Tourism October 23, 2020 | 4:00 pm

Canadian city to test Covid-19 at its borders to shorten quarantine

Travelers entering Canada by land or air through the province of Alberta will soon have the option of getting a Covid-19 test at the border, which could shorten quarantine times, in a pilot project that is the first of its kind in Canada, Prime Minister Jason Kenney announced.

The mandatory quarantine period for returning international travelers will remain in place for now. But the 14-day self-isolation period could be shortened to approximately 48 hours if a traveler receives a negative COVID-19 test result at one of the province’s two border crossings.

“We must move forward to develop policies that facilitate safe travel. While there is much work ahead, we can see a return to normal travel,” Kenney said during a press conference last Thursday, calling it an important day.

Beginning November 2, the new Covid-19 test option will be offered at the Coutts land border crossing in southern Alberta and the Calgary International Airport.

All travelers who choose not to participate in the pilot must comply with the standard 14-day quarantine.

For the second consecutive day, Alberta has broken two Covid-19 records for both new and active cases, reporting 427 new cases and a total of 3,519 active cases of the disease.

The voluntary screening option is a joint pilot project between the province of Alberta and Canada’s government.

It will be available to essential foreign workers (truckers, health care workers, and other workers exempt from the current federal travel ban) and any Canadian citizen returning to the country through Alberta.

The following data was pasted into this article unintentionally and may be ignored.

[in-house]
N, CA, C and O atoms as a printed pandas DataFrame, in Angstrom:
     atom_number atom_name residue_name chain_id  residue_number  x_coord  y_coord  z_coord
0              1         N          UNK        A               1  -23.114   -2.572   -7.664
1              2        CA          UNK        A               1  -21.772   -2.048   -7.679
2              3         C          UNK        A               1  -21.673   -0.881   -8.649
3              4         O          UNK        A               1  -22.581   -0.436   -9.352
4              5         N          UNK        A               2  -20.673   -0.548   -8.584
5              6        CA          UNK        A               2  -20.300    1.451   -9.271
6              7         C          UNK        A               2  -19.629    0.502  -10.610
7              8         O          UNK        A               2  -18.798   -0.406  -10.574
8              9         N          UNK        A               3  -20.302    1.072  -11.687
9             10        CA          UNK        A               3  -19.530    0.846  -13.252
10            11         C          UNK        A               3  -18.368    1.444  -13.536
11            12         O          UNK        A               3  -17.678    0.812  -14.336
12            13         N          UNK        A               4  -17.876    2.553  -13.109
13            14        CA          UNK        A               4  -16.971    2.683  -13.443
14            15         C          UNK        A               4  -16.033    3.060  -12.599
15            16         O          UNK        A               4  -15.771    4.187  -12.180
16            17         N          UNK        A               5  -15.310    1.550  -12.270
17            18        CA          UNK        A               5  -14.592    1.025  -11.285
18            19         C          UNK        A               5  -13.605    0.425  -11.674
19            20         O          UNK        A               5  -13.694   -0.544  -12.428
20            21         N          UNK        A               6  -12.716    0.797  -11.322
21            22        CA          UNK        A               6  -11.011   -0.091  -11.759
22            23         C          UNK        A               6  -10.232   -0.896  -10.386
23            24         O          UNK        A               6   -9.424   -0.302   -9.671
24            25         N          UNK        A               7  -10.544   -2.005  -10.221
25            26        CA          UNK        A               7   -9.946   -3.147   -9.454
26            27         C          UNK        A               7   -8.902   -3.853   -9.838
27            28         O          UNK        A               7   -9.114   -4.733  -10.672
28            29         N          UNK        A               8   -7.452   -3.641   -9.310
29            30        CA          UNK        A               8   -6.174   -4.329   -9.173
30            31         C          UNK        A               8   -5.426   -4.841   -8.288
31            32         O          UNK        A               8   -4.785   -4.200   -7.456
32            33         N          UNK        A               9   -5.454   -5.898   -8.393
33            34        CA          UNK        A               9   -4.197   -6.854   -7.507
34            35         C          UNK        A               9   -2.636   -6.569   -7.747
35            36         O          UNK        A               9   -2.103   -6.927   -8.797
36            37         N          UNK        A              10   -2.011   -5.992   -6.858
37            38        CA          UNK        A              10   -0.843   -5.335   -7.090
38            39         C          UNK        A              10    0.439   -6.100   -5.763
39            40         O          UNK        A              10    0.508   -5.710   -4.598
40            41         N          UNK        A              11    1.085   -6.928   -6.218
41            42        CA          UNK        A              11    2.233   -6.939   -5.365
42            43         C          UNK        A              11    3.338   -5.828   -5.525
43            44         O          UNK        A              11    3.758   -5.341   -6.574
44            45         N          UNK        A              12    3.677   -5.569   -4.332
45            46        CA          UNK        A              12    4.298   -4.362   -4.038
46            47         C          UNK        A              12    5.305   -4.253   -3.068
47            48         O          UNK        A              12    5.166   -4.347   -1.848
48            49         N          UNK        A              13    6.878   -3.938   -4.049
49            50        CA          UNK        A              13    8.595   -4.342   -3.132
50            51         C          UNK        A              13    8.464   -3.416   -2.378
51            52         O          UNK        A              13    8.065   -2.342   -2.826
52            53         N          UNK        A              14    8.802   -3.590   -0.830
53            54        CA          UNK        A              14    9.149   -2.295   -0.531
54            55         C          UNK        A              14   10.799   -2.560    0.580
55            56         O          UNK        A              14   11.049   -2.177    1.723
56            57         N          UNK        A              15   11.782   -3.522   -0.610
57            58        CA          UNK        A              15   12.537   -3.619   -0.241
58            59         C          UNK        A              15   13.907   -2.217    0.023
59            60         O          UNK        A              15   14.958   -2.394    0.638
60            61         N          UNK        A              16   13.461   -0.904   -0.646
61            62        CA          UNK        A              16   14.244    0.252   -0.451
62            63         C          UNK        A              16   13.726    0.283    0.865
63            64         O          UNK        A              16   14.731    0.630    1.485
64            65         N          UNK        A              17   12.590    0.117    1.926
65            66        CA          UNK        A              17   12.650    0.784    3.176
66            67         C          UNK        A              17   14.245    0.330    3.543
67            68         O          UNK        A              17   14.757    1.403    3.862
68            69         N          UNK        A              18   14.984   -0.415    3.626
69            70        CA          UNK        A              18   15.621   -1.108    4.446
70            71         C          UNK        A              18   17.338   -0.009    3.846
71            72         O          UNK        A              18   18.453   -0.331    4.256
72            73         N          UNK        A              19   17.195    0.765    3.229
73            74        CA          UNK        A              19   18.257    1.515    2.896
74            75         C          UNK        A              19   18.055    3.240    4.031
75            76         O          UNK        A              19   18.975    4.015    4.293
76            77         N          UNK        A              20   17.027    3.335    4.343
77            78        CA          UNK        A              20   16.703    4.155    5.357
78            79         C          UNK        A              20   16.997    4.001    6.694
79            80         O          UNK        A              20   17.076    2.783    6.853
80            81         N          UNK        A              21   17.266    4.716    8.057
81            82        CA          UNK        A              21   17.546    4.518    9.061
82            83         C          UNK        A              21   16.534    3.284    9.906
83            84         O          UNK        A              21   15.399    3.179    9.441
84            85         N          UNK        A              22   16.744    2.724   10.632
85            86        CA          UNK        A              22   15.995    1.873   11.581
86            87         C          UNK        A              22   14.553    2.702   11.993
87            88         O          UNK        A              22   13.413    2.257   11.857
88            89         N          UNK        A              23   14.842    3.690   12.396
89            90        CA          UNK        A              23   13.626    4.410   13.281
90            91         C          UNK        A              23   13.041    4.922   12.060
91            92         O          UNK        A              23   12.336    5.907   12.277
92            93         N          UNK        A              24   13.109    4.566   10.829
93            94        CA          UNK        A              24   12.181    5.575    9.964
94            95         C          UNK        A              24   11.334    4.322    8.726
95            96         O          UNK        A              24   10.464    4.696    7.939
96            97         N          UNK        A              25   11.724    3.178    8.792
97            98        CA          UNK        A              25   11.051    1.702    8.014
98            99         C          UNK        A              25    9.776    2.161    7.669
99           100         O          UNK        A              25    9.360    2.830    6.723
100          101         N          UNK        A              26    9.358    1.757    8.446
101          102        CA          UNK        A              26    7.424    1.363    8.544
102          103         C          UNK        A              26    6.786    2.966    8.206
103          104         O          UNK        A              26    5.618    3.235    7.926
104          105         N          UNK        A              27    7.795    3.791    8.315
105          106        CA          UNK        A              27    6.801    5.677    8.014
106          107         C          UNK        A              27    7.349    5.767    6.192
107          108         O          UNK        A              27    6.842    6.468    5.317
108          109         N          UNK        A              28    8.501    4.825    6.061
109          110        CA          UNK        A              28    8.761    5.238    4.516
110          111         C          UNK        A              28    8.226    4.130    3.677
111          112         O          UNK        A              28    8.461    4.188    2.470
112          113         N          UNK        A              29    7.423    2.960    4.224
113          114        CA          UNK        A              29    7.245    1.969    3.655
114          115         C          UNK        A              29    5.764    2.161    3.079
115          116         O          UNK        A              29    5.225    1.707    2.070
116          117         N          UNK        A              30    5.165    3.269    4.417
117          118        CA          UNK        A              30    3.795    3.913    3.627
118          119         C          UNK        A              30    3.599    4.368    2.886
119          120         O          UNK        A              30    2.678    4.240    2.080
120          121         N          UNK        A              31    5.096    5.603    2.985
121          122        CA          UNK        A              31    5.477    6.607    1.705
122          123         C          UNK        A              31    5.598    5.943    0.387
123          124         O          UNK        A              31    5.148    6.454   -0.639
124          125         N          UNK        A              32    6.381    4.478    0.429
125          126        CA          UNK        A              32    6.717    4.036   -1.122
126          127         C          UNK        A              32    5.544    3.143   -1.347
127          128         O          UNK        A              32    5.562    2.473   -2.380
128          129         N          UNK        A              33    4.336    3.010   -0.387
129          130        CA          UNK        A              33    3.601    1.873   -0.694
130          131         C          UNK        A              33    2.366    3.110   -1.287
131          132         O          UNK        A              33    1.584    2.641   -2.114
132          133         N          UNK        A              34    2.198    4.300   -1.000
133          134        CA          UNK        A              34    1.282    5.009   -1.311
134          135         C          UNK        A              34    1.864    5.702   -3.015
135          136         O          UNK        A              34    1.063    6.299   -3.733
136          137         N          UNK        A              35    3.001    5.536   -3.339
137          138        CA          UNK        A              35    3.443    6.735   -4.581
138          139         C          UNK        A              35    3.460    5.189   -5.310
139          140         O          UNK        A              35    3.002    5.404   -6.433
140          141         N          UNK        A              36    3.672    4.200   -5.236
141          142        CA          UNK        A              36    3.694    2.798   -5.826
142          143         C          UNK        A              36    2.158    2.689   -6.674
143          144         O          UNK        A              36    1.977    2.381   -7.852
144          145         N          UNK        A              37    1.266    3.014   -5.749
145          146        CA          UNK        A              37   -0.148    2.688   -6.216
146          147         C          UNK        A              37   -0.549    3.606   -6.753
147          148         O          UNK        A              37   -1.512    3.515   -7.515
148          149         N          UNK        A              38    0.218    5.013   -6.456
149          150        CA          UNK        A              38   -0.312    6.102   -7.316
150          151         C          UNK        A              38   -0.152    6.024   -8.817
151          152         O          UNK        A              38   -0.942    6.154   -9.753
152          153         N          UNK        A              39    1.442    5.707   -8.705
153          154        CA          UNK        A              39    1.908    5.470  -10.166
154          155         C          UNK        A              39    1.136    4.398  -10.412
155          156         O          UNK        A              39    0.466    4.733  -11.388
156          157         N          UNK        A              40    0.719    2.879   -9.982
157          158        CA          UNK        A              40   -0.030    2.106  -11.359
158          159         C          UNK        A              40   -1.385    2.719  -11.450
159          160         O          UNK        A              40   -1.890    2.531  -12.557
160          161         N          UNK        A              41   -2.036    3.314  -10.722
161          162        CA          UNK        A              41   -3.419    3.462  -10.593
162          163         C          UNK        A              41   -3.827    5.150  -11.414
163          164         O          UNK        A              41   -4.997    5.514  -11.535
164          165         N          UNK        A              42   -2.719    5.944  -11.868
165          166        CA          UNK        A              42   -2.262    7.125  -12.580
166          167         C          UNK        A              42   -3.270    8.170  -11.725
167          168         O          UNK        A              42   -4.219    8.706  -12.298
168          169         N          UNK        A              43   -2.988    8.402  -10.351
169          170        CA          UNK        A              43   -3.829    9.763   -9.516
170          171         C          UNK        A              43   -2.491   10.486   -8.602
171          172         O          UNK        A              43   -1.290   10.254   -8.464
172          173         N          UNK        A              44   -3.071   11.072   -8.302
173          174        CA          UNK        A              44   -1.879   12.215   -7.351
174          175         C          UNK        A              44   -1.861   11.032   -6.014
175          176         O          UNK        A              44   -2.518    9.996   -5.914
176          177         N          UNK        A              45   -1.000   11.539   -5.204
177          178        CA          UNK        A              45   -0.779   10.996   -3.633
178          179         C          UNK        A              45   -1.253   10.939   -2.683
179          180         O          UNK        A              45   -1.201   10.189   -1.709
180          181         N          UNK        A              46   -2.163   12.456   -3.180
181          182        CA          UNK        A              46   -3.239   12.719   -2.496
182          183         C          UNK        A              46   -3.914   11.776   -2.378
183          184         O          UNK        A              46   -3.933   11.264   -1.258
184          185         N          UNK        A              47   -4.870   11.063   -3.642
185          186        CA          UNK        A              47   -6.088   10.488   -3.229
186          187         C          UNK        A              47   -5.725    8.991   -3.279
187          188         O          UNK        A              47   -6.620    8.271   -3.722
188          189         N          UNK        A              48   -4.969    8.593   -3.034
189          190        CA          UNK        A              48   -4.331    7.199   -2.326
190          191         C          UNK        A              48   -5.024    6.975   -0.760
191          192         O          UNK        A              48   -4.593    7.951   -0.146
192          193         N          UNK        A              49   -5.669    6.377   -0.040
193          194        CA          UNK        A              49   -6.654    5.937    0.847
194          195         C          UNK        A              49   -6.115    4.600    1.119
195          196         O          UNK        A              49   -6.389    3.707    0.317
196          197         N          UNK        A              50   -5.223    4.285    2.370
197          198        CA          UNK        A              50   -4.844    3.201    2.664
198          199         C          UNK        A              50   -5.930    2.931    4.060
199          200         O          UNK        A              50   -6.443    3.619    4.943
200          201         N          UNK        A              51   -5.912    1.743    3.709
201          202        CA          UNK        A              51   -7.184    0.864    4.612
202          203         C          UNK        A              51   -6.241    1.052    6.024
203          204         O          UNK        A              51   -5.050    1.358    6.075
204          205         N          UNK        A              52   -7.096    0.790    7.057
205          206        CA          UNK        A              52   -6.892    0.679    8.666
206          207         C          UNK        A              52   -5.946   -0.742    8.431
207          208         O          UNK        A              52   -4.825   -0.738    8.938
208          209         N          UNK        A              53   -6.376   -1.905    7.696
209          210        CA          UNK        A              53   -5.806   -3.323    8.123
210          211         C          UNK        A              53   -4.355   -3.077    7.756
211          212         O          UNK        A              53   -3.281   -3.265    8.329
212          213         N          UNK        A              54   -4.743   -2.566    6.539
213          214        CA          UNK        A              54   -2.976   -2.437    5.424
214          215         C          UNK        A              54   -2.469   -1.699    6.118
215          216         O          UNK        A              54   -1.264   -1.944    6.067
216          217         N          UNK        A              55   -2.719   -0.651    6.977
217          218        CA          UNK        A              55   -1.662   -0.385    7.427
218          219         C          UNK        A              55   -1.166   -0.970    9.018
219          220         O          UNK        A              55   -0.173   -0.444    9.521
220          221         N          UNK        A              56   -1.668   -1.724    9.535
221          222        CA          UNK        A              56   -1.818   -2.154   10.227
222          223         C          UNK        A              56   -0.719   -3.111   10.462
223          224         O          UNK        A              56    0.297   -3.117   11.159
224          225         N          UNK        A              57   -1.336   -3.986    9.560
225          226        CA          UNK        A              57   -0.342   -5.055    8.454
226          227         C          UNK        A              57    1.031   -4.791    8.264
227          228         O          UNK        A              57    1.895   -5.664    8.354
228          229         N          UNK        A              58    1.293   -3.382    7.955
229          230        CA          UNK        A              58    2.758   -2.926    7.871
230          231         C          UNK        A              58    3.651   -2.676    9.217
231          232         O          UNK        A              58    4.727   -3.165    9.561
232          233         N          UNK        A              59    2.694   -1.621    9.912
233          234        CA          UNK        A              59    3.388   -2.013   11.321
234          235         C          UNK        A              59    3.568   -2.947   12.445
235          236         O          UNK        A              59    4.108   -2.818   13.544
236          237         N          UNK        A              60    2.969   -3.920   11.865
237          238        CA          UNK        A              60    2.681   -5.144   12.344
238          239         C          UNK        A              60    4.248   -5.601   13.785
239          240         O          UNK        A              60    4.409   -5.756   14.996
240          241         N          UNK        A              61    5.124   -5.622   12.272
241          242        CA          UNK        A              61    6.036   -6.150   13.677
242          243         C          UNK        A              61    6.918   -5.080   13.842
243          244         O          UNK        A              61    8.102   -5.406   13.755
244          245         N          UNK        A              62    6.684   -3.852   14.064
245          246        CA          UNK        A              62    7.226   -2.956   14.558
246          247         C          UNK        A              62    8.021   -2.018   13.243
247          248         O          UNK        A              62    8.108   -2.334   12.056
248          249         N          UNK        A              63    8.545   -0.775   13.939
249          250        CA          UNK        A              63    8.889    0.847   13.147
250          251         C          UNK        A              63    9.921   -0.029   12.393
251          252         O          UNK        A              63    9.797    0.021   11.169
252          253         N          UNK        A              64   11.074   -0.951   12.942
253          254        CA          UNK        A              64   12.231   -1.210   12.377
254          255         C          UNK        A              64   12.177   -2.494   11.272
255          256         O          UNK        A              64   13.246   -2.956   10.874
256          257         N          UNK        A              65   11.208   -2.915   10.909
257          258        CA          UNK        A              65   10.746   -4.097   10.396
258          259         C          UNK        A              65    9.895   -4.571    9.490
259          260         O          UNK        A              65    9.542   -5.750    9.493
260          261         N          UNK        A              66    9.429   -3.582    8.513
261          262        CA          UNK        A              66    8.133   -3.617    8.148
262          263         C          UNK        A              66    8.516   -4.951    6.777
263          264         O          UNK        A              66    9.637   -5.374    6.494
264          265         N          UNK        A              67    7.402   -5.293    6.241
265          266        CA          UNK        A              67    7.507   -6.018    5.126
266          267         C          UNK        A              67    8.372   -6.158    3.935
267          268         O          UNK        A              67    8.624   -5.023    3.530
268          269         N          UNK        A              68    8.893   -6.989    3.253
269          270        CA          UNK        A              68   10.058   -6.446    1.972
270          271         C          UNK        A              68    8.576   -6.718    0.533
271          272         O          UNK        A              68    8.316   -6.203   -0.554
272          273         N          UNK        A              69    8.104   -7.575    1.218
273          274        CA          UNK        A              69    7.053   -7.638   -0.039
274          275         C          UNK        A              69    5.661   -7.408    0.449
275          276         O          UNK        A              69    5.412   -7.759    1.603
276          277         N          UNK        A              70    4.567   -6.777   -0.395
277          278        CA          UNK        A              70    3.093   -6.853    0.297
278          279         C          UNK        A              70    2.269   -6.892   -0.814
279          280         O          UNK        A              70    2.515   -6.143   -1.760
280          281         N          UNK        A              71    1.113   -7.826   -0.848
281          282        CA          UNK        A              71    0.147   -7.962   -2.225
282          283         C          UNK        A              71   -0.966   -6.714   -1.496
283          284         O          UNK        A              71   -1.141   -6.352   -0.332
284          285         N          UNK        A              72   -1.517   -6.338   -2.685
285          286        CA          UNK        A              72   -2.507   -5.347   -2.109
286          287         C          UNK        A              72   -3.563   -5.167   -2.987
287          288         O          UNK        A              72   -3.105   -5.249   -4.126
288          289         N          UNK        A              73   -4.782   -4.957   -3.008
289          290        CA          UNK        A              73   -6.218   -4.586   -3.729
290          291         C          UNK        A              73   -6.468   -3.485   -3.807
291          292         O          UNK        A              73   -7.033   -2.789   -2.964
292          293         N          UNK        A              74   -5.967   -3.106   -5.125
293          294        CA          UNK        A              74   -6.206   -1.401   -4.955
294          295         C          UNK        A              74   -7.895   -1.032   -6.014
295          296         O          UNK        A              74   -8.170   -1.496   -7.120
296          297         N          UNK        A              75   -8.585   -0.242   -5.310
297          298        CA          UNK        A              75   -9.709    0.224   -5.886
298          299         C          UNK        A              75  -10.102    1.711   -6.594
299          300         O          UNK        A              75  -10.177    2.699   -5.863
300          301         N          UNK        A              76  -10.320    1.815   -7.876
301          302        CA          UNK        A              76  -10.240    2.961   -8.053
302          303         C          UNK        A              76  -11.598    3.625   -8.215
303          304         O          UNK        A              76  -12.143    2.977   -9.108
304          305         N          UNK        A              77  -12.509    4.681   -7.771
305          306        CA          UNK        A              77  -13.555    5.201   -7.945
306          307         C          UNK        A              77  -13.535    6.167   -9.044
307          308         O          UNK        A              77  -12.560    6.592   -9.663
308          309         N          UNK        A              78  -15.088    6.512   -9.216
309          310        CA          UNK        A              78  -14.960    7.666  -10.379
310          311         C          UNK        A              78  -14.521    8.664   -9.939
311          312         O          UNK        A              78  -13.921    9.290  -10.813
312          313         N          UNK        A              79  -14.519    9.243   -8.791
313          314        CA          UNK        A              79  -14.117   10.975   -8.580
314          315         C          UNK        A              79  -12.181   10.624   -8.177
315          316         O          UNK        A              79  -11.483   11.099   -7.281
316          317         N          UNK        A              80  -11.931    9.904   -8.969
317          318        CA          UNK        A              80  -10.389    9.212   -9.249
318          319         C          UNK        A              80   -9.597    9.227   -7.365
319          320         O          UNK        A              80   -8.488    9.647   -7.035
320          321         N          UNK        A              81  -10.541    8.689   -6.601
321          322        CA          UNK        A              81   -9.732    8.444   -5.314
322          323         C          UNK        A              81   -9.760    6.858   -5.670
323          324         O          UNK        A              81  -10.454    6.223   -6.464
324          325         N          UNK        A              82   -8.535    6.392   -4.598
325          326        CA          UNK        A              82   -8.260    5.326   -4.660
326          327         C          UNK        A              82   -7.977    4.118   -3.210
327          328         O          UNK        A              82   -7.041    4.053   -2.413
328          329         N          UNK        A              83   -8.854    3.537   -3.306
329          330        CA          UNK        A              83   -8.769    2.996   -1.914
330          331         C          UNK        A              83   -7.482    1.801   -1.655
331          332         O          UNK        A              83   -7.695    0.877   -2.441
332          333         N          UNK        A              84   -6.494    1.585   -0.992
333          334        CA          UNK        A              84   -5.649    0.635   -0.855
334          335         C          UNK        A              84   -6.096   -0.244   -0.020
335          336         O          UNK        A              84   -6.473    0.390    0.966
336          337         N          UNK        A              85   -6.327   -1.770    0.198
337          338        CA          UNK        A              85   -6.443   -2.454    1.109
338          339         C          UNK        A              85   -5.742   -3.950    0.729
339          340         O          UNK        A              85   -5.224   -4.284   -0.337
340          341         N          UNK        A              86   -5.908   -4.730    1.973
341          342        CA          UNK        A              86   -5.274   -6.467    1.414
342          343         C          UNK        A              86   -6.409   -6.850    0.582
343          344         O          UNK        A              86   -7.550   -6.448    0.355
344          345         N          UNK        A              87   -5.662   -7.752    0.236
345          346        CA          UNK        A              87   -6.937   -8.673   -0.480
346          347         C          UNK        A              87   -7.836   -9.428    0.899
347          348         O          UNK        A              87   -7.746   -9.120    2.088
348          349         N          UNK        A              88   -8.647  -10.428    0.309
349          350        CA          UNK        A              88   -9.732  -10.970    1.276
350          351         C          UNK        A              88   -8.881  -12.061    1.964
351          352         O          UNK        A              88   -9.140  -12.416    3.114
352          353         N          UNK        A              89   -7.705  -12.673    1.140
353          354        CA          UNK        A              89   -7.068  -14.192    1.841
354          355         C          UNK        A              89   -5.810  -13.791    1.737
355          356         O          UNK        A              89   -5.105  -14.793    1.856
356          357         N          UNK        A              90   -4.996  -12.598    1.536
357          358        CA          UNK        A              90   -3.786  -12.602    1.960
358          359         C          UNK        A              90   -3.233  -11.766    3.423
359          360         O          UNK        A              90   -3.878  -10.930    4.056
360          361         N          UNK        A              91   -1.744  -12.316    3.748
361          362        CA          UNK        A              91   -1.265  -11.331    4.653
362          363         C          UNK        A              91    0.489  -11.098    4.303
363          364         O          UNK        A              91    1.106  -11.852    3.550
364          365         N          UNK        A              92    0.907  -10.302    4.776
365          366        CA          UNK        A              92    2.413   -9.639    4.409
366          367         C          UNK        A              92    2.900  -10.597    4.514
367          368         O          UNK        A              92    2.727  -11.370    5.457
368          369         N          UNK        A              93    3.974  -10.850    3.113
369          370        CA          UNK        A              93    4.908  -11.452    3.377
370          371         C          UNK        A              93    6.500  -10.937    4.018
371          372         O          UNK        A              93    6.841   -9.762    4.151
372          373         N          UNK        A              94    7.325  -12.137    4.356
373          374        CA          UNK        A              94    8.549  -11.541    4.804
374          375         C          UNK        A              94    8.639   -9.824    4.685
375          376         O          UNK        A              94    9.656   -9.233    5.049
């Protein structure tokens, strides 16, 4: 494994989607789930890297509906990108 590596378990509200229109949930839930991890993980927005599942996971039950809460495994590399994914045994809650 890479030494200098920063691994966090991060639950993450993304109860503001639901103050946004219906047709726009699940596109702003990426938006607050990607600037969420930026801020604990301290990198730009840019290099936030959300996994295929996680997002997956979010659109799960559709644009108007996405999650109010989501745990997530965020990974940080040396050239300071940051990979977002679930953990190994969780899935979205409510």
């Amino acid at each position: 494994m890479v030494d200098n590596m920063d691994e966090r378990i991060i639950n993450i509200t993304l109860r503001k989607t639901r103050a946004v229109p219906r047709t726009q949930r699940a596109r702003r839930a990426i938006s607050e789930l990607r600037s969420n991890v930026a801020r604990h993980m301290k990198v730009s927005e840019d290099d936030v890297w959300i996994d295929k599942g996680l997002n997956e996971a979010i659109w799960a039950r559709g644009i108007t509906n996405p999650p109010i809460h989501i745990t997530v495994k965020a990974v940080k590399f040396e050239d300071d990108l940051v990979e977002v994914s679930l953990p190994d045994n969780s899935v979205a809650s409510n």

If the test is negative, travelers will be able to leave their quarantine site as long as they commit to a second test on the 6th or 7th day after arrival at a community pharmacy participating in the pilot program, the province said.

“Our dual objective here is to protect both lives and livelihoods, and that’s especially important in Alberta with the depth of the energy price collapse and its economic impact,” Kenney said.

But as Federal Health Minister Patty Hajdu noted, the pilot program only applies to Canadian residents and foreigners who already have permission to come to Canada.

“There are no changes now on the border to be clear. And this is a controlled study with a willing province that has the tools and capacity to be able to administer the study,” Hajdu said.

Participants will be closely monitored through daily symptom checks and asked to follow improved preventive health measures, such as wearing masks in public places and avoiding visiting high-risk groups.

Calgary Dr. Joe Vipond likes the idea of using tests to shorten quarantine periods for people flying into Calgary. According to ABC, he is less enthusiastic about the program being used on the land border between Canada and the United States.

“The U.S. fees are ridiculous, and they’re simply not taking safety precautions. So they are a higher risk population than those who would come from other areas to Calgary,” he said.

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